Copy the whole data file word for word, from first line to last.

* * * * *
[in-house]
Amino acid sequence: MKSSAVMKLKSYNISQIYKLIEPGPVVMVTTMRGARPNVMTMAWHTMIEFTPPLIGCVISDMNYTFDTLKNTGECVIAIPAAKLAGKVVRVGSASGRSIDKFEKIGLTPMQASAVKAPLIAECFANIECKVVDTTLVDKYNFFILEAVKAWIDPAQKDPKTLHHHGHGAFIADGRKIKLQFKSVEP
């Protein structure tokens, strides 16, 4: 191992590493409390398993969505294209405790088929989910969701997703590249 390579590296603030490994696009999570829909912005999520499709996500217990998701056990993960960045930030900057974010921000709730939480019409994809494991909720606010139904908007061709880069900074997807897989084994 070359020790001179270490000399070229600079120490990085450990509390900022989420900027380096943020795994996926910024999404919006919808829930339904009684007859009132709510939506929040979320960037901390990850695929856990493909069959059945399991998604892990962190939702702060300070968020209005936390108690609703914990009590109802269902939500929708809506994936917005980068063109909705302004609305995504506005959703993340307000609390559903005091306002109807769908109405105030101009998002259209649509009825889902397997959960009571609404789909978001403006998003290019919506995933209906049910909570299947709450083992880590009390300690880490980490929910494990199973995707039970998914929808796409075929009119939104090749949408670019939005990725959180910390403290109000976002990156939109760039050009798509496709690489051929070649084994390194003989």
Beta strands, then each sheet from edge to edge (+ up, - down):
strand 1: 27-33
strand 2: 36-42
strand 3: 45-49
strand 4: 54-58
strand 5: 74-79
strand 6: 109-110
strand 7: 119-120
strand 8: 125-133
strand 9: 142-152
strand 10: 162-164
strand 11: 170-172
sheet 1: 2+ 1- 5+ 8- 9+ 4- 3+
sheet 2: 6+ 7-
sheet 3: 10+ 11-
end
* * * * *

[in-house]
Amino acid sequence: MKSSAVMKLKSYNISQIYKLIEPGPVVMVTTMRGARPNVMTMAWHTMIEFTPPLIGCVISDMNYTFDTLKNTGECVIAIPAAKLAGKVVRVGSASGRSIDKFEKIGLTPMQASAVKAPLIAECFANIECKVVDTTLVDKYNFFILEAVKAWIDPAQKDPKTLHHHGHGAFIADGRKIKLQFKSVEP
């Protein structure tokens, strides 16, 4: 191992590493409390398993969505294209405790088929989910969701997703590249 390579590296603030490994696009999570829909912005999520499709996500217990998701056990993960960045930030900057974010921000709730939480019409994809494991909720606010139904908007061709880069900074997807897989084994 070359020790001179270490000399070229600079120490990085450990509390900022989420900027380096943020795994996926910024999404919006919808829930339904009684007859009132709510939506929040979320960037901390990850695929856990493909069959059945399991998604892990962190939702702060300070968020209005936390108690609703914990009590109802269902939500929708809506994936917005980068063109909705302004609305995504506005959703993340307000609390559903005091306002109807769908109405105030101009998002259209649509009825889902397997959960009571609404789909978001403006998003290019919506995933209906049910909570299947709450083992880590009390300690880490980490929910494990199973995707039970998914929808796409075929009119939104090749949408670019939005990725959180910390403290109000976002990156939109760039050009798509496709690489051929070649084994390194003989």
Beta strands, then each sheet from edge to edge (+ up, - down):
strand 1: 27-33
strand 2: 36-42
strand 3: 45-49
strand 4: 54-58
strand 5: 74-79
strand 6: 109-110
strand 7: 119-120
strand 8: 125-133
strand 9: 142-152
strand 10: 162-164
strand 11: 170-172
sheet 1: 2+ 1- 5+ 8- 9+ 4- 3+
sheet 2: 6+ 7-
sheet 3: 10+ 11-
end